10 talking points from the Monaco Grand Prix

Lewis Hamilton finally has his day
by Joe Holding | May 30, 2016
CAR MODELS IN THIS ARTICLE

2016 Monaco Grand Prix

As what happens in Monaco when it rains, cars slide and team strategies are tested. The most prestigious race on the calendar certainly didn’t disappoint this year. Here are the highlights.

1. Red Bull's mistake gifted Lewis Hamilton the victory. Hamilton recovered from the mechanical issues that had hindered him in qualifying, to win a rain-hit Monaco Grand Prix from third on the grid, cutting the gap to teammate Nico Rosberg at the top of the championship by 19 points in the process. Daniel Ricciardo looked to be in control having held onto his lead after the race had started under the safety car, but a disastrous pit stop by Red Bull saw him slip behind his Mercedes rival after the latter had opted for a different strategy. With the track drying, Hamilton stayed out on wet tires while Ricciardo pitted for intermediates. Even when the time came for both drivers to switch onto dry rubber, it looked like the Australian would emerge in front, but a communication error meant that Red Bull didn’t have fresh tires ready when the call to pit was made. The wait cost Ricciardo more than 10 seconds, allowing Hamilton to take a lead he wouldn’t relinquish en route to the checkered flag.

2. Nico Rosberg was told to let Hamilon through. Hamilton’s victory was made possible by his teammate, who could only finish seventh on a circuit where he was searching for his fourth consecutive win. Mercedes reported that the German was managing a problem with his brake temperatures, although it’s not clear if that alone was enough to account for him being nearly a lap down on his teammate by the end of the race. Recognizing that Hamilton was quicker early on, the team ordered Rosberg to move aside--a call that Rosberg later admitted was “pretty simple” from their point of view. After winning the first four races of the year, Rosberg has taken just six points from the previous two grands prix, and now second-placed Hamilton is only 24 points behind him. Perhaps that talk of the title race being over was a tad premature.

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2016 Monaco Grand Prix

3. Red Bull has cost Daniel Ricciardo two wins in a row. Red Bull will be relieved to be challenging at the front again for the first time in the hybrid era (its three victories in 2014 came after problems for Mercedes), but that will be of no comfort to Ricciardo right now. He had been in a position to win the Spanish Grand Prix a fortnight ago, only for the team to move him onto a less competitive strategy that saw him finish fourth. Worse still for Ricciardo was that teammate Max Verstappen took the checkered flag having remained on the optimum strategy. This weekend, Ricciardo was leading again, but when he pitted for the final time, there were no tires waiting for him as the mechanics removed his intermediates. With overtaking opportunities almost nonexistent in Monaco, the mistake undoubtedly robbed him of victory. "Two weeks in a row, I have been screwed," said a dejected Ricciardo afterward. "It sucks. I didn’t make the call. I got called so they should have been ready. It hurts."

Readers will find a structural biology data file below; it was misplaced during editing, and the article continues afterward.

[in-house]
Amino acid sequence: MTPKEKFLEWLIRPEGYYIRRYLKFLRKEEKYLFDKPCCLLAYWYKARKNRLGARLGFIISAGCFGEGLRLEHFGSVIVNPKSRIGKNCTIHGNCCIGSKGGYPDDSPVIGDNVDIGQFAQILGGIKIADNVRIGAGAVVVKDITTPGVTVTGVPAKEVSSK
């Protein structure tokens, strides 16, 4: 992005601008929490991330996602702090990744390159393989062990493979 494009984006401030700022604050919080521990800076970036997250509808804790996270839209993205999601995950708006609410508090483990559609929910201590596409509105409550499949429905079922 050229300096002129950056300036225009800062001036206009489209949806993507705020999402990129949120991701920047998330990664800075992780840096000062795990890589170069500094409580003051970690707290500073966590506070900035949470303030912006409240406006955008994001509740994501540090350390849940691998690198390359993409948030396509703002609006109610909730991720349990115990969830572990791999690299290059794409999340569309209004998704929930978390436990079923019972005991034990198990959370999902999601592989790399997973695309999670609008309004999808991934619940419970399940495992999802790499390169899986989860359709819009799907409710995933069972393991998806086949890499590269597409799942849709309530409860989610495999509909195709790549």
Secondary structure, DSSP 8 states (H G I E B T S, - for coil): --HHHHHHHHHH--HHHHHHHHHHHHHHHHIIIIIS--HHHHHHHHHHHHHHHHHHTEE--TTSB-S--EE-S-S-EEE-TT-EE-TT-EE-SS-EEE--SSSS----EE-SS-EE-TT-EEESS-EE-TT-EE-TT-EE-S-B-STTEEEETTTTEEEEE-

2016 Monaco Grand Prix

4. But he did at least secure his first-ever pole. Prior to the race, Ricciardo claimed the first pole position of his F1 career in his 94th grand prix. The Aussie set a blistering time of 1:32.622, 0.169 second faster than Rosberg and more than three-tenths quicker than Hamilton. Ricciardo benefited from an engine upgrade going into the race, giving him a boost of 30hp and roughly 0.2 second of pace per lap around the twisty streets of Monte Carlo. Pulling into parc ferme after his pole lap in Q3, the 26-year-old made his delight very clear over the team radio: "It’s my time! It’s my ******* time!" Not quite, Daniel. Not quite.

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2016 Monaco Grand Prix

5. Force India had a great weekend. Nico Hulkenberg and Sergio Perez had endured a disappointing start to the year, with their car unable to deliver the level of performance they’d been hoping for following preseason testing. However, the VJM09s surprised everyone with their pace this past weekend, enabling Perez to emerge from a chaotic midfield to claim only the fourth podium in the team’s history. The Mexican drove superbly to work his way up to third ahead of Ferrari’s Sebastian Vettel before the halfway point, and the 26-year-old successfully defended the position for an hour to secure the sixth podium finish of his F1 career. Meanwhile, Hulkenberg was able to attack Rosberg in the latter stages, stealing sixth place away from his countryman in the last few meters of the race. Sneaky!